Cracks, fissures and splits often occur over hand and foot eczema that has been left untreated. Here are some tips to help prevent cracks from appearing and to reduce the pain from cracks.
Prevent the eczema from occurring in the first place!
Practice good dry skin care practices. If there is sign of eczema starting, catch it early and treat it before the cracks develop.
Seal up the cracks
The cracks hurt, especially when they come into contact with water. You can seal up the cracks with liquid bandage, or keep them protected with an ointment such as Aquaphor Healing Ointment or
Vaseline. The ointment may need to be frequently applied. To learn how to apply liquid bandage, click here.
You may need to use your hands for work or chores. Reduce the amount of irritation and exposure to these cracks by adding a protective layer. You can slip gloves on over protective ointment as well.
Treat any infection that may be present
Bacteria, especially Staph bacteria, likes eczema. If there are signs of infection over your eczema, you may need an antibiotic ointment or even an oral antibiotic. Let your healthcare provider guide you on the appropriate therapy.
Today we feature Kelly Northey who created the Bamboo Bubby Bag for eczema and learn about her story. Kelly is also mom of an eczema child.
What was your inspiration behind the Bamboo Bubby Bag?
The Bamboo Bubby Bag was born back in 2010, when I was a new mum to a 6 month old baby, who while was completely gorgeous, had suffered eczema since he was born.
Thanks to the discomfort this caused him, he’d barely slept longer then 30-40 minute stints day or night for that entire time. To call us sleep deprived was an understatement!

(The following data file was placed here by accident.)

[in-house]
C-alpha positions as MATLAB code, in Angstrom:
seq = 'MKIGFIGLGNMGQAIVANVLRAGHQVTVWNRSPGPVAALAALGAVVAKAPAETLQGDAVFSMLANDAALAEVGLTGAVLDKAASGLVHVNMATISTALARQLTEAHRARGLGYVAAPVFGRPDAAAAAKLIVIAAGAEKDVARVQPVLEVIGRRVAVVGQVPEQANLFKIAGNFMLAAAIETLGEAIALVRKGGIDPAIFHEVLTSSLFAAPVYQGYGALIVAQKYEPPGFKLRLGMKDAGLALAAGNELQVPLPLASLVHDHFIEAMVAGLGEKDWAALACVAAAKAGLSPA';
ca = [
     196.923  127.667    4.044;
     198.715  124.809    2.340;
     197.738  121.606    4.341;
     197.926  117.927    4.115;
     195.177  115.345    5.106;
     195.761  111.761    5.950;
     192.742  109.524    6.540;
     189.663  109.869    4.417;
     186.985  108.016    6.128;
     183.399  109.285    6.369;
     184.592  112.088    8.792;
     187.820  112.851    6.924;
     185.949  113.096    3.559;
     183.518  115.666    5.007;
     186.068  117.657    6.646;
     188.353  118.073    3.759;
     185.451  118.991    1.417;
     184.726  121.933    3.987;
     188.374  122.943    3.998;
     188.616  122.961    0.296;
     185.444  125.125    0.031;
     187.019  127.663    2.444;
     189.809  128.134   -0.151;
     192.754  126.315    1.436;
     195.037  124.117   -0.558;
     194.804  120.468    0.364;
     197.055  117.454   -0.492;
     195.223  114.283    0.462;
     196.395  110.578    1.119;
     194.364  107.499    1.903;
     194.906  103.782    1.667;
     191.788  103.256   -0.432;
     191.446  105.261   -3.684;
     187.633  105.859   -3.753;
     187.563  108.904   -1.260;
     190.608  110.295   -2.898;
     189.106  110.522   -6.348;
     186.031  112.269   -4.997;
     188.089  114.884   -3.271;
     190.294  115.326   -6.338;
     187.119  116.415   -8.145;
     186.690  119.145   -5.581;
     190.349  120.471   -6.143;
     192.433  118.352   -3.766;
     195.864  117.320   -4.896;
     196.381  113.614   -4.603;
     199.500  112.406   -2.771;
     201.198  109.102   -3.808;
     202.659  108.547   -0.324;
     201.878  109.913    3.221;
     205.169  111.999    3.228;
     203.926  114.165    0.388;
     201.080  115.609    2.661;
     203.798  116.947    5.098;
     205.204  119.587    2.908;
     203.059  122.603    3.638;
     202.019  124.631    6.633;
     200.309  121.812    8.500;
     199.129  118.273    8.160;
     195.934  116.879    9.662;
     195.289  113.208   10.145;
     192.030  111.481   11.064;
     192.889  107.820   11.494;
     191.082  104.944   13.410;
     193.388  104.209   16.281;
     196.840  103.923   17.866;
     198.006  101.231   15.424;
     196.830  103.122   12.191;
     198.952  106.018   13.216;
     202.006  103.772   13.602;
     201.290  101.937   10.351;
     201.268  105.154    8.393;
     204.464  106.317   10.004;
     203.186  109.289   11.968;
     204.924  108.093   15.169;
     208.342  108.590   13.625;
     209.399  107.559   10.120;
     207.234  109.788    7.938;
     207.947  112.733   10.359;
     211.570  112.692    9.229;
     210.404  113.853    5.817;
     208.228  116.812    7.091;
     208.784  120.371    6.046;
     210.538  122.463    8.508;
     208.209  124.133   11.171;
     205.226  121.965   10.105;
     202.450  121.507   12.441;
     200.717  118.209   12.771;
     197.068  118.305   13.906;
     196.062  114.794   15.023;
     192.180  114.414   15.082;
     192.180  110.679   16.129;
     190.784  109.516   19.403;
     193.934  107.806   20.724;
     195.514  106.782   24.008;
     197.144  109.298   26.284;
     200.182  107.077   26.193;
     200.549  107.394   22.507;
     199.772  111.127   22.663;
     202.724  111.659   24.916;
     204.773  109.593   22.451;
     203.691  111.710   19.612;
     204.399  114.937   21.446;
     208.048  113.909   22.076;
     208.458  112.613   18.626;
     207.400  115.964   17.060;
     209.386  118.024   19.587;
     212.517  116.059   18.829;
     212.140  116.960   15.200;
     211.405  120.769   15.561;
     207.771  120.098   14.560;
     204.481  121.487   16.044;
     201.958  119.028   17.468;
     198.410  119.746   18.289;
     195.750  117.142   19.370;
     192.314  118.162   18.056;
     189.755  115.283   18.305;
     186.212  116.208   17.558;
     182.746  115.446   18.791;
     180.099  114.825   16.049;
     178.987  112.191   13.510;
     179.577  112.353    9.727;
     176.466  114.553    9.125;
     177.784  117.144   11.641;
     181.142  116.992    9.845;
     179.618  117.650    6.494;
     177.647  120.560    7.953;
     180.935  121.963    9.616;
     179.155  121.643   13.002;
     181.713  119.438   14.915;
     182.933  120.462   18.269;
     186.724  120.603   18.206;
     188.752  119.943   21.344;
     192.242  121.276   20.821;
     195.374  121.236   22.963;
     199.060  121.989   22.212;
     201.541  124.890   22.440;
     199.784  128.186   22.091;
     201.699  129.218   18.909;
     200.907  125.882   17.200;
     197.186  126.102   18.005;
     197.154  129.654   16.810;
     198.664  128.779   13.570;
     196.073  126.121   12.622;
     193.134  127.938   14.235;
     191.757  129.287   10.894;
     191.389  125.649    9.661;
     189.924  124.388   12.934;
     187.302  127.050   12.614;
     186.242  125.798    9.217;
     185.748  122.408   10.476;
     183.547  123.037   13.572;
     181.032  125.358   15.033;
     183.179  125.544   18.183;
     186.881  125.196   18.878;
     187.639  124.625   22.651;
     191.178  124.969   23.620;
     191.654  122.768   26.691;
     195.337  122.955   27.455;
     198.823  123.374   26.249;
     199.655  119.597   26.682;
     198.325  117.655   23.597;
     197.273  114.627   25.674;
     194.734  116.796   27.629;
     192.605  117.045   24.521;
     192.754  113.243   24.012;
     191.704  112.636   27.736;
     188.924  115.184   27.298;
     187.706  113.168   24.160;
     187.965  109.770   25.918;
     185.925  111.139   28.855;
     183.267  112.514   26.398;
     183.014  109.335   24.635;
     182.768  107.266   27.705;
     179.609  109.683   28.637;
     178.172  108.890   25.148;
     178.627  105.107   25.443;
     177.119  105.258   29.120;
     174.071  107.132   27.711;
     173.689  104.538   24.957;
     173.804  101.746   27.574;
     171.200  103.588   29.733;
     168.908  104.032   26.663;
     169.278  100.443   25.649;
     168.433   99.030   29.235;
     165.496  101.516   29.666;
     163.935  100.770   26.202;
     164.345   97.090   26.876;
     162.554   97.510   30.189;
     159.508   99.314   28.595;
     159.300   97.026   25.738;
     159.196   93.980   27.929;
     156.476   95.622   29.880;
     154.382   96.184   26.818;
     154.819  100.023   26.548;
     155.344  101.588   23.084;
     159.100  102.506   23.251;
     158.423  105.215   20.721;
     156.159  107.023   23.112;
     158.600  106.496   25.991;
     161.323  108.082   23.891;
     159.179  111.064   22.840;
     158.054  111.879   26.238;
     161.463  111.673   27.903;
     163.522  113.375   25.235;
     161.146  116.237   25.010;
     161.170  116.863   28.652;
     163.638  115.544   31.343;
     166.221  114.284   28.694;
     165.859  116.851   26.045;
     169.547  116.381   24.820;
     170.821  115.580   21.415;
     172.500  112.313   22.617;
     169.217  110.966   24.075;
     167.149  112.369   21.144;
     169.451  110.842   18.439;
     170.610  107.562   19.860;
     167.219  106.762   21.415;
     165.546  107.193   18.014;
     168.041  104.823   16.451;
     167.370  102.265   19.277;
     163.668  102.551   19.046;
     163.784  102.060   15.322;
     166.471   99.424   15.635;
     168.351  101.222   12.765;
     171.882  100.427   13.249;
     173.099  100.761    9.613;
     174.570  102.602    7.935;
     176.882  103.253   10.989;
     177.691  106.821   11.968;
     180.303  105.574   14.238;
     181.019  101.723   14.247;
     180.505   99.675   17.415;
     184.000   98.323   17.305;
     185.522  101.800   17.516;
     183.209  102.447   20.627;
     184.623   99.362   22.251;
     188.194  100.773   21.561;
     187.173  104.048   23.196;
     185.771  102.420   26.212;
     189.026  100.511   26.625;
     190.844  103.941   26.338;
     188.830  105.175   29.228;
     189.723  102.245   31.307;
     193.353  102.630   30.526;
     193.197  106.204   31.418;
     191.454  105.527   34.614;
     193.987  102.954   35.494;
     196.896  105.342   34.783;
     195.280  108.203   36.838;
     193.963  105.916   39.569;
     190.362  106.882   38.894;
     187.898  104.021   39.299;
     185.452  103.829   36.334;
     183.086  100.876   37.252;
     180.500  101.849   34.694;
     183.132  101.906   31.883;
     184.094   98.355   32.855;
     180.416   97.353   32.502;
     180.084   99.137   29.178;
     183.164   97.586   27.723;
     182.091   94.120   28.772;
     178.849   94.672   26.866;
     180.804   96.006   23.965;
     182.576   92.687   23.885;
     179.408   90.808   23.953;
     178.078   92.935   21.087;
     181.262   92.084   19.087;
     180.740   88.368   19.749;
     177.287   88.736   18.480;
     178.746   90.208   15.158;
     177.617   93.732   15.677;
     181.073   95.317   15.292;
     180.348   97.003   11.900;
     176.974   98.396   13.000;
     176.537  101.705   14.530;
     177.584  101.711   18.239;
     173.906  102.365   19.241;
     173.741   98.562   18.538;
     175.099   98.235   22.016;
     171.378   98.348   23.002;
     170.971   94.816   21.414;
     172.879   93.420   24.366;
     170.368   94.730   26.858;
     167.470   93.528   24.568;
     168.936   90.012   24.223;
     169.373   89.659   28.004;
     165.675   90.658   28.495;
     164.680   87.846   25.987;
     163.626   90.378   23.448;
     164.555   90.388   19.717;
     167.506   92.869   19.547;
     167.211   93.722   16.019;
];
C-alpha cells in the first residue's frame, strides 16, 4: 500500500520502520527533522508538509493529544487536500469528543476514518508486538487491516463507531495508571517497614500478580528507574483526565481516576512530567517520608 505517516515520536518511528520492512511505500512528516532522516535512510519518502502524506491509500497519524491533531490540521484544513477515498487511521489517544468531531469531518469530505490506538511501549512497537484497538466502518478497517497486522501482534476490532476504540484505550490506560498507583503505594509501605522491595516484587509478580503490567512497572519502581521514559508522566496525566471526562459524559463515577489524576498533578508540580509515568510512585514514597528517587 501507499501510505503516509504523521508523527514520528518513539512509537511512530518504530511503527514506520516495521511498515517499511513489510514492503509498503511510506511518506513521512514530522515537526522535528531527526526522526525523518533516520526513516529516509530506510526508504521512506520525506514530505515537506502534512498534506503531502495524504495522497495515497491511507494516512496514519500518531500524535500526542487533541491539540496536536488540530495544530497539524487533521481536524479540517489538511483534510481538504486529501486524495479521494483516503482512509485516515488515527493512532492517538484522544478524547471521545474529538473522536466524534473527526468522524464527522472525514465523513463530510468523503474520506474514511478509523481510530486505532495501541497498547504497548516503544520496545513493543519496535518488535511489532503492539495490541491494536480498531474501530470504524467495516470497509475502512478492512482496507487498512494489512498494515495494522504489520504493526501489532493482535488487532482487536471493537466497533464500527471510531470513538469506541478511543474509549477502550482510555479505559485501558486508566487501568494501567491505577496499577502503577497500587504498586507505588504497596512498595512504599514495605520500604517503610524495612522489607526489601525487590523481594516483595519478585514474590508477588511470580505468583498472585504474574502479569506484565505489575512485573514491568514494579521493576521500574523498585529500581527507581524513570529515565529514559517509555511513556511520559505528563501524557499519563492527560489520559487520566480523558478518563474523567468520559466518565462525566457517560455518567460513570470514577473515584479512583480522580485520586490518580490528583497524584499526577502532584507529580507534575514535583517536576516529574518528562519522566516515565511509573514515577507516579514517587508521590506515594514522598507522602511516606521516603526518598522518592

We tried everything we could possibly buy from pharmacies to give him some relief while we waited for doctor and specialist appointments, but nothing really seemed to help a lot. We quickly found that there’s often no quick fix for eczema and each day seemed a month long when nothing seemed to solve the ongoing battle we had with sleep every single day. We found that some of our baby’s sleep time scratching was minimized while he was young enough to be wrapped or swaddled tightly (as long as he didn’t fight his way out of it, which he often did), but this all changed dramatically when at 6 months of age he learnt to roll, meaning an end to being able to be wrapped safely, as babies need access to their hands to be able to roll themselves back over.
I started then using baby sleeping bags with him and found that it was long sleeved ones that worked best as I could use a larger size and try to fold over the ends of the sleeves so he couldn’t scratch as much, however all the long sleeved ones were designed for cold weather and being an already hot, flaring eczema baby were too hot for him and yet all the lightweight summer type ones which he slept better in were sleeveless.
So one day out of frustration I made him one that was of a fabric that wasn’t too hot or too cold for him and with enclosed sleeves that could be adjusted as he grew (another frustrating and expensive thing is having to upgrade sleeping bags every few months) and this worked fantastically for him!
Having his hands enclosed with a soft fabric meant he was still able to have the free arm movement required roll around in his cot as needed but the damage he could do to himself from scratching was drastically minimised and for the first time his skin was getting a chance to heal. The sleeping bag also had the added bonus of helping to keep his layers of creams on his skin longer which also helped a lot.
What was your motivation behind starting Bamboo Bubby?
Once we had used the first version of the Bamboo Bubby Bag for a little while and could see how beneficial it was to our son and that it worked alongside other treatments both natural and conventional, the seed for the Bamboo Bubby business was planted when I would take his sleeping bag with him to day care and the childcare workers would all tell me how great they thought it was and just how many other babies they’ve known over the years who could have used one!